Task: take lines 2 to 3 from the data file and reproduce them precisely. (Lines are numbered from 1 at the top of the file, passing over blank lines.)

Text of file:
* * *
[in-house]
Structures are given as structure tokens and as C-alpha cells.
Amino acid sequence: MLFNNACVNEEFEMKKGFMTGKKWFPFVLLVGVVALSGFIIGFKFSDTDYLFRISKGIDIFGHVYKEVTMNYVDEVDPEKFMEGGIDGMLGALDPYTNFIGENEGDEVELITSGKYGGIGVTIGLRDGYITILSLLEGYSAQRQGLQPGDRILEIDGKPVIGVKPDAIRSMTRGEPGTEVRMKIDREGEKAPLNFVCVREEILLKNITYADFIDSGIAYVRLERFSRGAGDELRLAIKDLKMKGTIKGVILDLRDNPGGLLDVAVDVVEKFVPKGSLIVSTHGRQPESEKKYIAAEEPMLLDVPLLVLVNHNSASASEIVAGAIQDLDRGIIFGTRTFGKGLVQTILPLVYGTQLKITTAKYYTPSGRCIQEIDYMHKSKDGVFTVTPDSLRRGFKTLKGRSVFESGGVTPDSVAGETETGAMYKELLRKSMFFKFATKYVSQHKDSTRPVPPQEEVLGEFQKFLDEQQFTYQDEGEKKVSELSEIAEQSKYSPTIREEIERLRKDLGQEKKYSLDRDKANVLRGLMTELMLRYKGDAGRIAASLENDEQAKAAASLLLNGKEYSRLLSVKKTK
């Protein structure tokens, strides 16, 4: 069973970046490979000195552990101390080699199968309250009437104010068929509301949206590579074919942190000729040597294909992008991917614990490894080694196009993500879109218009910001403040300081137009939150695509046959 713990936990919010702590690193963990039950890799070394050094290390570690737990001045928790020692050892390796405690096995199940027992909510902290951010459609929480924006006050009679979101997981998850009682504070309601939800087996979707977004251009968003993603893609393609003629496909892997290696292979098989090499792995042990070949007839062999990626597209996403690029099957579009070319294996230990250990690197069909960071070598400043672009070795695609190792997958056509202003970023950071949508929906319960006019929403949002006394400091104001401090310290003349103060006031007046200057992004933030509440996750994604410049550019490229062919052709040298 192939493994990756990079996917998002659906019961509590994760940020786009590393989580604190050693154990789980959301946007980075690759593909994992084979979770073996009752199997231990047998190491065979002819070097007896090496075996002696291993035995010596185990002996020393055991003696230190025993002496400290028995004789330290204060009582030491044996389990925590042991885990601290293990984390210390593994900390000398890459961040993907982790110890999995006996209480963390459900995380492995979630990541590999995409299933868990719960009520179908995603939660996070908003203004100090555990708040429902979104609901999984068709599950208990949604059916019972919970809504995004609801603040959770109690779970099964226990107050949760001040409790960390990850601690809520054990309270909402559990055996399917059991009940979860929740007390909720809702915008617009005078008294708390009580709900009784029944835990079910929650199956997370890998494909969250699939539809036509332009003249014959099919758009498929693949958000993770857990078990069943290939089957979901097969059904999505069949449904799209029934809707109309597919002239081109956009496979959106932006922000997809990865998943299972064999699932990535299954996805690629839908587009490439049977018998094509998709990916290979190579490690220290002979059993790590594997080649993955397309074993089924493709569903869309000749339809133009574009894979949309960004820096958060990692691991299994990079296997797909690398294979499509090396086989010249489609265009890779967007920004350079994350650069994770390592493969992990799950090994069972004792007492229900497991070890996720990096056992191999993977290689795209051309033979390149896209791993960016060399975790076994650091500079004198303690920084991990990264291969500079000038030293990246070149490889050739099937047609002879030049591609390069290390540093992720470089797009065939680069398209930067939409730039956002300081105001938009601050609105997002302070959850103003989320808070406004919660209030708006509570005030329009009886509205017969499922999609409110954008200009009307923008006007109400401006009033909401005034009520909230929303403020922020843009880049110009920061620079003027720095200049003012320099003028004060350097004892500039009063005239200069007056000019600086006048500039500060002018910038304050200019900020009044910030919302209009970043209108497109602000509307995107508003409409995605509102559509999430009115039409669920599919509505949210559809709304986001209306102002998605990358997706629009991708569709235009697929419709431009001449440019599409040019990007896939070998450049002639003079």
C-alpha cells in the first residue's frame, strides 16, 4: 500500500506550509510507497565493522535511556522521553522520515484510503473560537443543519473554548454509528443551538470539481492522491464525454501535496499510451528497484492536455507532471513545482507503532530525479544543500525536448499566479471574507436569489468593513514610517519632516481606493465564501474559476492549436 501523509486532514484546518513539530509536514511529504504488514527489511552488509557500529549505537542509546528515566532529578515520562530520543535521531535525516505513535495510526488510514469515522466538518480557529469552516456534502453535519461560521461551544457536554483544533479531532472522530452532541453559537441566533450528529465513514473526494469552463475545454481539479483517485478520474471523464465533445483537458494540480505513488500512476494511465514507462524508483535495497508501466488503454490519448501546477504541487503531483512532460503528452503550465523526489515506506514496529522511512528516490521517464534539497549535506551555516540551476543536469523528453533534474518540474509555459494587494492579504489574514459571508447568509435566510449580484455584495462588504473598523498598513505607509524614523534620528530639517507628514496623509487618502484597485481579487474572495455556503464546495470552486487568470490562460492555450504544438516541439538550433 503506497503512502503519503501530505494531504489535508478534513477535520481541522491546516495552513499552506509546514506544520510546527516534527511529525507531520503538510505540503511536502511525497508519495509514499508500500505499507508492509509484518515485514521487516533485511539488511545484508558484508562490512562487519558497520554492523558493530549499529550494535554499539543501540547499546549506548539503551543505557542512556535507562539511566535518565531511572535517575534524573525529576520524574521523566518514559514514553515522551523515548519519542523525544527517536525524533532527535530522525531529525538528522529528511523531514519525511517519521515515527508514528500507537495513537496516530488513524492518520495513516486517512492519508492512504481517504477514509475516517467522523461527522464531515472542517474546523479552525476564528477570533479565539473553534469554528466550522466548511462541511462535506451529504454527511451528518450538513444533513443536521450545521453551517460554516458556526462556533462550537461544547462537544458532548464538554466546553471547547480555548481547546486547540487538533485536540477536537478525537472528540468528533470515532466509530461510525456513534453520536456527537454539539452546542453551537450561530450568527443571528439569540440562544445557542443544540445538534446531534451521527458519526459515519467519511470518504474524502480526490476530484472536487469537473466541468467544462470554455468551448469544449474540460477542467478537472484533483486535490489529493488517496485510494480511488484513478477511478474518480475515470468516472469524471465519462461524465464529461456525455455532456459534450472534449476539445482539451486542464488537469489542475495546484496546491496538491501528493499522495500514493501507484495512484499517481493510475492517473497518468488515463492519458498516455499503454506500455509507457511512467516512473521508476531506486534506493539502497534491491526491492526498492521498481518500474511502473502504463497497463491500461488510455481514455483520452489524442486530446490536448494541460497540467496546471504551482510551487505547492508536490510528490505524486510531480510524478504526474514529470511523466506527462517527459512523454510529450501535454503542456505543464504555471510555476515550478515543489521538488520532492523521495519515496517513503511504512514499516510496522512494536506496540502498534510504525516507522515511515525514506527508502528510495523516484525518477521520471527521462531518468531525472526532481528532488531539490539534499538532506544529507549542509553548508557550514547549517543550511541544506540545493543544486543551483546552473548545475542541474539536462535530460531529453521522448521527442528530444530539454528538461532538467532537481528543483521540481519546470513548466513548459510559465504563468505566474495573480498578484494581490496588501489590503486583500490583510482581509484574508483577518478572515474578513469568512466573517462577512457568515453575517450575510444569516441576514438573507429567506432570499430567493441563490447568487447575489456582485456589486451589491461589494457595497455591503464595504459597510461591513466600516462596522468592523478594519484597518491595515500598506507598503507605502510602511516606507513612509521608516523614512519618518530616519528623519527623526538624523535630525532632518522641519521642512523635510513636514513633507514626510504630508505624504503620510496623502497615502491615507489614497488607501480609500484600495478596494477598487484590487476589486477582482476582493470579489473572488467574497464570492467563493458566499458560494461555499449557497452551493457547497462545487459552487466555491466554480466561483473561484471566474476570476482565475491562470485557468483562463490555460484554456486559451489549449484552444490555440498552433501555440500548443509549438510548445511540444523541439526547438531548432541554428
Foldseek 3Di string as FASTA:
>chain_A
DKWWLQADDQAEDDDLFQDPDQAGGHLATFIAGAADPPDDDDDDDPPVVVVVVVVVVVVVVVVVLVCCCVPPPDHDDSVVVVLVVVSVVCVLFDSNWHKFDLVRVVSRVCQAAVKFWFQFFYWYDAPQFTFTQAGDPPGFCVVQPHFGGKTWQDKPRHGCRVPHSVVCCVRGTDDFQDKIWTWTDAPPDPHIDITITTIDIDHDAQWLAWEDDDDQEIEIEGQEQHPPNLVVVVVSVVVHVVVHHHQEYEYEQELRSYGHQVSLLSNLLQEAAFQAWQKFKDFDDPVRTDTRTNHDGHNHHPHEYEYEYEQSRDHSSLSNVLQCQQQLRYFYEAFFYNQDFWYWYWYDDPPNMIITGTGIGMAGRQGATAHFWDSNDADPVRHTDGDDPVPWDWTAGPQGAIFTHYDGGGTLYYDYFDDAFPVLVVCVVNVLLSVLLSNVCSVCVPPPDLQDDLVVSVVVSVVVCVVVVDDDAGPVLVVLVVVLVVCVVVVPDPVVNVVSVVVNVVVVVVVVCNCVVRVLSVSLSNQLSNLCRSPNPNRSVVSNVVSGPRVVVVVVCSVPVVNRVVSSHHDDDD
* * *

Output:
Structures are given as structure tokens and as C-alpha cells.
Amino acid sequence: MLFNNACVNEEFEMKKGFMTGKKWFPFVLLVGVVALSGFIIGFKFSDTDYLFRISKGIDIFGHVYKEVTMNYVDEVDPEKFMEGGIDGMLGALDPYTNFIGENEGDEVELITSGKYGGIGVTIGLRDGYITILSLLEGYSAQRQGLQPGDRILEIDGKPVIGVKPDAIRSMTRGEPGTEVRMKIDREGEKAPLNFVCVREEILLKNITYADFIDSGIAYVRLERFSRGAGDELRLAIKDLKMKGTIKGVILDLRDNPGGLLDVAVDVVEKFVPKGSLIVSTHGRQPESEKKYIAAEEPMLLDVPLLVLVNHNSASASEIVAGAIQDLDRGIIFGTRTFGKGLVQTILPLVYGTQLKITTAKYYTPSGRCIQEIDYMHKSKDGVFTVTPDSLRRGFKTLKGRSVFESGGVTPDSVAGETETGAMYKELLRKSMFFKFATKYVSQHKDSTRPVPPQEEVLGEFQKFLDEQQFTYQDEGEKKVSELSEIAEQSKYSPTIREEIERLRKDLGQEKKYSLDRDKANVLRGLMTELMLRYKGDAGRIAASLENDEQAKAAASLLLNGKEYSRLLSVKKTK